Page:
A professional resume helps a teacher make a memorable first impression on potential employers. When learning how to format a resume for a teacher or updating one you already have, it’s important to highlight all your training and accomplishments. Consider this guide to help you craft a compelling teacher resume.
1. Type your name at the top of the resume in 20- or 22-point font. Using large letters for your name is one way to make your resume stand out from other teachers who may be applying for the position.
2. Provide your contact information right under your name. This includes the city and state you reside in, your phone number and a professional email address. If you are applying for an out-of-state teaching position, be sure to include the area code in your phone number with dashes to make it easier to read.
3. Write the words “Professional Summary.” In this section, your goal is to give a succinct description of your teaching abilities and what you hope to accomplish with each class. For example, if you’re a high school history teacher, start by writing that you are a knowledgeable, enthusiastic instructor who loves to have discussions with students about historical events. You may add that you believe in giving students the tools they need to think independently.
When planning how to format a resume, remember that this section showcases your specific strengths as a teacher. For example, if you excel in classroom management, mention this clearly. Other examples of strengths include determining a student’s learning style, communicating with parents and motivating students to try more challenging work. The summary should be between four and six lines in length, and it should be in the first-person voice but without the pronouns. Fragments are encouraged for greater concision.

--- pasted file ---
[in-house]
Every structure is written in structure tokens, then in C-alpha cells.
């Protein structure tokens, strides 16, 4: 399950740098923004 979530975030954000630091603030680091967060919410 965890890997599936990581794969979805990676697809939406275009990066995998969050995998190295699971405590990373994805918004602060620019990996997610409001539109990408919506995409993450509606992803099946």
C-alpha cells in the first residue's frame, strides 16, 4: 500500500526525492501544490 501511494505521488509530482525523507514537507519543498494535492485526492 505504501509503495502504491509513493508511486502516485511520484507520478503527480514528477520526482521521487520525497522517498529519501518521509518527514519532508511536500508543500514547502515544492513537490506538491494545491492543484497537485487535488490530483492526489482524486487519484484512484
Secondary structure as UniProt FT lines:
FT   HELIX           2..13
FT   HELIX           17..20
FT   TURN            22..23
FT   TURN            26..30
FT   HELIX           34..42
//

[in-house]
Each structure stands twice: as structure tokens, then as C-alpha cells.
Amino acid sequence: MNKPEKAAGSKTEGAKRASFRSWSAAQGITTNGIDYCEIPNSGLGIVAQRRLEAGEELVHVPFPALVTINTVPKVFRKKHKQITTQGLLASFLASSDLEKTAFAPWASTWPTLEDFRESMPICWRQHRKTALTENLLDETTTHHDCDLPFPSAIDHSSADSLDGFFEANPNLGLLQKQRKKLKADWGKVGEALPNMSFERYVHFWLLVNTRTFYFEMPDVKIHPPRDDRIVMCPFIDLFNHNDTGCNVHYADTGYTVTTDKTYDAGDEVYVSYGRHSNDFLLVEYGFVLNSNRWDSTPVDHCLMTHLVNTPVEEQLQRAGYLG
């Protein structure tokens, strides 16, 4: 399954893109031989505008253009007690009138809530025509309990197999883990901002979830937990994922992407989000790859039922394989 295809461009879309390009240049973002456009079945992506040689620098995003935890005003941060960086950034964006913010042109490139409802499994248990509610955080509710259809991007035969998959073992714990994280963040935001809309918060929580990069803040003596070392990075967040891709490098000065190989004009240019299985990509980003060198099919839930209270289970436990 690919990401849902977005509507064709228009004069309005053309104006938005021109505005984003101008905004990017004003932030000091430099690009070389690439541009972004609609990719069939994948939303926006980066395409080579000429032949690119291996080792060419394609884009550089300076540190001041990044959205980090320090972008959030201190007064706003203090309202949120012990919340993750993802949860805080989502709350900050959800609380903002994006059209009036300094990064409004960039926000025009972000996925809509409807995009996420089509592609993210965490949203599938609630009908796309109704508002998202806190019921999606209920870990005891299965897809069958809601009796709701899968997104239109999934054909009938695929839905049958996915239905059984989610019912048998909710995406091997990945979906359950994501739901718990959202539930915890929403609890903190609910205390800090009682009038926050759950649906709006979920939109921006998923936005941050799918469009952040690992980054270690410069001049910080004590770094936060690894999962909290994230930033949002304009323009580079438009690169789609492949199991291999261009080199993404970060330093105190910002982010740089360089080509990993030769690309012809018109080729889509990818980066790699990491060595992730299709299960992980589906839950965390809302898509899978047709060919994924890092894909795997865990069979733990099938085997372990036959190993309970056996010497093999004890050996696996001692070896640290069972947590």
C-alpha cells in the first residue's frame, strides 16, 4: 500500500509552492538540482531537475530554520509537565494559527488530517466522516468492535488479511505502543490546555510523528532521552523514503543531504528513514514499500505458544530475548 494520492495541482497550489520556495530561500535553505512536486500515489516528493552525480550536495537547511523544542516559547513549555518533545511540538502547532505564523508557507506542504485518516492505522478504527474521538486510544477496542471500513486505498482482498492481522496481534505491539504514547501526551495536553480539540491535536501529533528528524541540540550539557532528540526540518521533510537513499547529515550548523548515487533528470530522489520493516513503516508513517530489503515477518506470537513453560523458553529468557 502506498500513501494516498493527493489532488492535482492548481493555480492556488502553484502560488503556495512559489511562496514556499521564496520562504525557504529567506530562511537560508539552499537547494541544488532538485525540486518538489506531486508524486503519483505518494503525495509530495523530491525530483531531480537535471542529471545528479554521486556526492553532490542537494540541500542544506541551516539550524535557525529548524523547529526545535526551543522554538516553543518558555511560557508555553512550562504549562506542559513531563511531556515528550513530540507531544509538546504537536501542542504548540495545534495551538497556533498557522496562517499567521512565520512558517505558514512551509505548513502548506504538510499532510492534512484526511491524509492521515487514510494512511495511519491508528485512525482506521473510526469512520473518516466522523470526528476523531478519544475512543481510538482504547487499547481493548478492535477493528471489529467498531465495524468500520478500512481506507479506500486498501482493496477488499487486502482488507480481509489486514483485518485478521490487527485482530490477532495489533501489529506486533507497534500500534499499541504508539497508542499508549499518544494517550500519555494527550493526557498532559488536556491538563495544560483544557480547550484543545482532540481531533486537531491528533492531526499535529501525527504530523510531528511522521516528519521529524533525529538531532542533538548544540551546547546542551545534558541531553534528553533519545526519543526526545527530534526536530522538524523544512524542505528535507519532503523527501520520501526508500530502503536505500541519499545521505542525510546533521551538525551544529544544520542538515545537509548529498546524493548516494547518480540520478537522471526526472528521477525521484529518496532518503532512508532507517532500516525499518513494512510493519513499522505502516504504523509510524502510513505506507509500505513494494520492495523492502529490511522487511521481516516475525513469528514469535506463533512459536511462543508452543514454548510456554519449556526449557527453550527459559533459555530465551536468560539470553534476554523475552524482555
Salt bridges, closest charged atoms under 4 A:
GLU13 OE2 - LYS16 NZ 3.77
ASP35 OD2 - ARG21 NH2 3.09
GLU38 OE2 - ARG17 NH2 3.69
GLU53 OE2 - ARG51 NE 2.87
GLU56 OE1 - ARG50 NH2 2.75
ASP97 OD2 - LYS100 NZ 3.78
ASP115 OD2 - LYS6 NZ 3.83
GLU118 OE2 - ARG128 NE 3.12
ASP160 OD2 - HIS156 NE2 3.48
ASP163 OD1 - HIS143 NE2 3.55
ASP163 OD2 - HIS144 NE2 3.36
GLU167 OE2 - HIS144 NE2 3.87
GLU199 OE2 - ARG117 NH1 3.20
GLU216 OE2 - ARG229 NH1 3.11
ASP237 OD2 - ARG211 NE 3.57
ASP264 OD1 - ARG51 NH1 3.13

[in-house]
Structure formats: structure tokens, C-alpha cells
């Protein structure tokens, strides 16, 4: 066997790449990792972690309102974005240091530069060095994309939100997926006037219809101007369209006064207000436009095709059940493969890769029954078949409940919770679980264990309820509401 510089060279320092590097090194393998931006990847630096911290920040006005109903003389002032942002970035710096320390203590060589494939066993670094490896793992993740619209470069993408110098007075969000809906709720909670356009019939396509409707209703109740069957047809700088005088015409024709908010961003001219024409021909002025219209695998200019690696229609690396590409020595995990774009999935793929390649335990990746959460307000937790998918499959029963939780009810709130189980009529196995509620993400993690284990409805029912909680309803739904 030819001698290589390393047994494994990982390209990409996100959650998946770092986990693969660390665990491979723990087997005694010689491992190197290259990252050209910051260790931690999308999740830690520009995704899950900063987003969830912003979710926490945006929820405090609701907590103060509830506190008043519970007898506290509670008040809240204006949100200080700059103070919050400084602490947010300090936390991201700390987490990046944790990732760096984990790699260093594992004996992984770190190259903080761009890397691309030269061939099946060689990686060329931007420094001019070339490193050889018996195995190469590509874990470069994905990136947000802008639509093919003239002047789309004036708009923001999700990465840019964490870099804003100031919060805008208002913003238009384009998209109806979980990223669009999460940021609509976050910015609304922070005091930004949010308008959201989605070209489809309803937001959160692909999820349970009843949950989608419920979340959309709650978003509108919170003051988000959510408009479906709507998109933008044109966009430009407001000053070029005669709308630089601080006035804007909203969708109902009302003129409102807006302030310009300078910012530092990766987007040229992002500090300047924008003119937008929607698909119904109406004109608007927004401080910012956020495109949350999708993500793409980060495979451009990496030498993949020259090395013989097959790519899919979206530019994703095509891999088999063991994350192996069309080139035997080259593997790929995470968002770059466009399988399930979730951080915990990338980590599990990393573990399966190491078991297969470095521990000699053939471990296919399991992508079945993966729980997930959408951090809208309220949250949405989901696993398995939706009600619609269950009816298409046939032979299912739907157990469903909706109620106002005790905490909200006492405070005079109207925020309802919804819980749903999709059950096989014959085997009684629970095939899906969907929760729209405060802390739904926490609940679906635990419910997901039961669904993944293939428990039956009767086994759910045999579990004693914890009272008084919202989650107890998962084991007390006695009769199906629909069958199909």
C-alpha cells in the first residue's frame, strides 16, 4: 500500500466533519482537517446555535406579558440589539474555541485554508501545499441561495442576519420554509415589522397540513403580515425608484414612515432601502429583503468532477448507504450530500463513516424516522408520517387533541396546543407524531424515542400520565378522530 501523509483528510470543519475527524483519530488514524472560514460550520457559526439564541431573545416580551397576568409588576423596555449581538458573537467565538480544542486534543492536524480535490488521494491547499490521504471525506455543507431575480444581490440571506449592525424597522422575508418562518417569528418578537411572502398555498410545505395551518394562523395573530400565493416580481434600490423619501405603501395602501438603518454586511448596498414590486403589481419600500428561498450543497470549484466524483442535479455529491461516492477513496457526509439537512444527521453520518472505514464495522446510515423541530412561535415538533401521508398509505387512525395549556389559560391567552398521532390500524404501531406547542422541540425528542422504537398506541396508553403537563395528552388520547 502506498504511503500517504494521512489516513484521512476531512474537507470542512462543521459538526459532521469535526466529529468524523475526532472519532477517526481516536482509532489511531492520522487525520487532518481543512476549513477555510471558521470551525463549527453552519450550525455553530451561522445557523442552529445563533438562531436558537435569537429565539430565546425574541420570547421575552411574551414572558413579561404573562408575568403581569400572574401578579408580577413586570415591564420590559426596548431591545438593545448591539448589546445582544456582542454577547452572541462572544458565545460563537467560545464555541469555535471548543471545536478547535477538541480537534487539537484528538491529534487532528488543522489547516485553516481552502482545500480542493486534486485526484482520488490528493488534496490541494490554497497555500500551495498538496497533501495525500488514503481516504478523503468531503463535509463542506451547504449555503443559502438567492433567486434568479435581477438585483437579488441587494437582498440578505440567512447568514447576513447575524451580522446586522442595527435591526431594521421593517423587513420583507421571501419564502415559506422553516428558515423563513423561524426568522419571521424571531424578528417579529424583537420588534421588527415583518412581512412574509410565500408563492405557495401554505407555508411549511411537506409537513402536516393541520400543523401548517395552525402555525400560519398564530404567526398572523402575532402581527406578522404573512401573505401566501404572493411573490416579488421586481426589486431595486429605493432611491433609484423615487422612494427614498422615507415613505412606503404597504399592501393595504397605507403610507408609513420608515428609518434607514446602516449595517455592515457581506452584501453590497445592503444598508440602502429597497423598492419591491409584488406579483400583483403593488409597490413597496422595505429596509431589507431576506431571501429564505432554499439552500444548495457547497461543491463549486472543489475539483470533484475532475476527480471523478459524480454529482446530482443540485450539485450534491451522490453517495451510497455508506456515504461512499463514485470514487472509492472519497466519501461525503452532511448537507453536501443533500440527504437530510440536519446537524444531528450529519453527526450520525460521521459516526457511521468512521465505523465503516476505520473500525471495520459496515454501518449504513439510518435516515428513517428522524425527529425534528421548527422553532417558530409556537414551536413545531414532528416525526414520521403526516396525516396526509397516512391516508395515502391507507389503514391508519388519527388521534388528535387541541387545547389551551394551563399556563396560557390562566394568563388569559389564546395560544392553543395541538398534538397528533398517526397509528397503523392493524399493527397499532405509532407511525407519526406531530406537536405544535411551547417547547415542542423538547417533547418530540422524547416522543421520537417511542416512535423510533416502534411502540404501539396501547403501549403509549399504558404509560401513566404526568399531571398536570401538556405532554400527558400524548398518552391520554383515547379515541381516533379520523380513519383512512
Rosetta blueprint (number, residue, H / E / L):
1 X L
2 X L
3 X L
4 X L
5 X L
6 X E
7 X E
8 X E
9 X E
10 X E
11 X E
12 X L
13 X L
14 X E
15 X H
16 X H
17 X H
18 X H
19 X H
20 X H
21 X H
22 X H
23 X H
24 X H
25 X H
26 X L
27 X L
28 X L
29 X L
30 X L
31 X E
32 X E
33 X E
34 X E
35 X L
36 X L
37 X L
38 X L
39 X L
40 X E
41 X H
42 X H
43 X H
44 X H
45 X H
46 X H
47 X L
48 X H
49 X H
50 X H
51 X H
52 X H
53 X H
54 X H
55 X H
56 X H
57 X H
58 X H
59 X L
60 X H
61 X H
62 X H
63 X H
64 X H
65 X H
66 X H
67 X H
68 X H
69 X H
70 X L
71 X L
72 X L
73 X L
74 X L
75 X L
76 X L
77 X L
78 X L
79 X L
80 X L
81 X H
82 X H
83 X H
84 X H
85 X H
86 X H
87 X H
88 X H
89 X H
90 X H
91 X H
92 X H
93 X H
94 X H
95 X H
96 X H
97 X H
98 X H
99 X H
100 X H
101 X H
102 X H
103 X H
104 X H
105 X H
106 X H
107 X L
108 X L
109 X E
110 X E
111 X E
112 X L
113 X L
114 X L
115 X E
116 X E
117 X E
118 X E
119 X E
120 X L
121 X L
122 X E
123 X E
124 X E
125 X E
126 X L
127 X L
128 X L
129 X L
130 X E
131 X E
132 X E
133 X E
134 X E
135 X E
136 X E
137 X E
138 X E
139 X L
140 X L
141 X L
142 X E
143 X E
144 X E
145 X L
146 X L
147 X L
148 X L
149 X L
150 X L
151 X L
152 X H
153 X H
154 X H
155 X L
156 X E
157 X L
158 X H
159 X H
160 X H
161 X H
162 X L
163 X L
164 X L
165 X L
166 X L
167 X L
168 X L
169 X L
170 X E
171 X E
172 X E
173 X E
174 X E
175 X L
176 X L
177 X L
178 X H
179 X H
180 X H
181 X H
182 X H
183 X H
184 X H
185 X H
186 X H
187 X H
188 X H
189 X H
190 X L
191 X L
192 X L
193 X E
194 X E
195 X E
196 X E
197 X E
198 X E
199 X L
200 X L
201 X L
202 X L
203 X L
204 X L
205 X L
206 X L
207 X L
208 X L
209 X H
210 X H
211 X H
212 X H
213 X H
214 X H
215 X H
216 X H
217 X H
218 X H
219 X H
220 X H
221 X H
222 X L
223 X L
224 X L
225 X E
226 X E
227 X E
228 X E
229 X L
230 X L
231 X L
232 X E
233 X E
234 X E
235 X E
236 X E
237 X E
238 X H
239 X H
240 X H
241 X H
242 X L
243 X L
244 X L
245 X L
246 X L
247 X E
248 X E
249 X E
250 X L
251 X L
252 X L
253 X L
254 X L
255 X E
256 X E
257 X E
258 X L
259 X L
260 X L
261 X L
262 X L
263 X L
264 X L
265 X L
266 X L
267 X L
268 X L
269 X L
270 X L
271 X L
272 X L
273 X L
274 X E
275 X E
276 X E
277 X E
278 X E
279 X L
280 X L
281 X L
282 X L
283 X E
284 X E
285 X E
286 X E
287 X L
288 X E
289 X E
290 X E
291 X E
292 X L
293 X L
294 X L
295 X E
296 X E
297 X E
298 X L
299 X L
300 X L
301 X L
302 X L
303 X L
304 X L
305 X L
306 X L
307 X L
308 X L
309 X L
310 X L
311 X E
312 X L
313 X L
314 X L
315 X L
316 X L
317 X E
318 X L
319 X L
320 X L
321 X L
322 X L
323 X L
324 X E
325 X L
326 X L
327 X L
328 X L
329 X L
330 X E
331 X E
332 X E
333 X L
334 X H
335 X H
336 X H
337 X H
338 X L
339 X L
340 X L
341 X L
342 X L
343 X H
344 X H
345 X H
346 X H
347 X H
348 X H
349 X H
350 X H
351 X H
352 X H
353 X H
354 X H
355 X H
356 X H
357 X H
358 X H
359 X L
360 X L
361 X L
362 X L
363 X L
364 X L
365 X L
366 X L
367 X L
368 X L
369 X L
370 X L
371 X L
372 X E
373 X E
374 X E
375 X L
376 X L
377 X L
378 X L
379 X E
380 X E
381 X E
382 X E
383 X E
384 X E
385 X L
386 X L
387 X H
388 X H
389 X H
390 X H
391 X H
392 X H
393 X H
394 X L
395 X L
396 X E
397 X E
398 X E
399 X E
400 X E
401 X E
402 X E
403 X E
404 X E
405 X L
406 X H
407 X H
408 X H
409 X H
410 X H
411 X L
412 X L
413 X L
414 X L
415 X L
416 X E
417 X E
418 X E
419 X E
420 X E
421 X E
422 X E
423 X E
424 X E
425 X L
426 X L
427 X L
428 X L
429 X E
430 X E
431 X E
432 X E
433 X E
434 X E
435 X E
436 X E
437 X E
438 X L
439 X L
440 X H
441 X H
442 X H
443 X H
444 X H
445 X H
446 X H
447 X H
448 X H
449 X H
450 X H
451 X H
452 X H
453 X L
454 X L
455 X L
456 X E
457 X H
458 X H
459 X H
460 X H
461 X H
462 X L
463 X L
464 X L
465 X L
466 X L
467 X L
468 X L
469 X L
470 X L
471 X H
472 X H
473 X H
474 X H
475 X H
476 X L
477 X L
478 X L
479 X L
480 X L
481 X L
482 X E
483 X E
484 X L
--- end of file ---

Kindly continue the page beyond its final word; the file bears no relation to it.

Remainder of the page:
4. Place the word “Experience” over the next section of your resume. This section displays all your work experience as a teacher. Begin with your most recent job position. Write the name of the school and its location followed by the grade you taught there. Be sure to include your start date as well as when you moved on if you are no longer employed there. Make a bulleted list of some of the responsibilities you had at each school as well as some accomplishments. For example, if you organized an after-school tutoring program for struggling readers, make note of that. It’s effective to let school administrators know about your specific duties in previous teaching positions.
5. Learning how to format a resume isn’t over until you know how to write the section on your education and certifications. Start by noting your college degree and where you earned it. Include the date of graduation if you are a recent graduate. If you received any honors at graduation like “summa cum laude,” note those as well. Leave out high school. Potential employers should be able to look at this section and take in your educational qualifications at a glance.
6. Give the next section the title of “Special Training.” As you plan how to format a resume, it is important to point out courses that have added to your effectiveness as a teacher. Courses in CPR, first aid training, American Sign Language and motivating special needs students are all examples of things to include in this section.
As you work on how to format a resume, you may want to peruse the tips at LiveCareer to convey your teaching credentials in the most impressive way.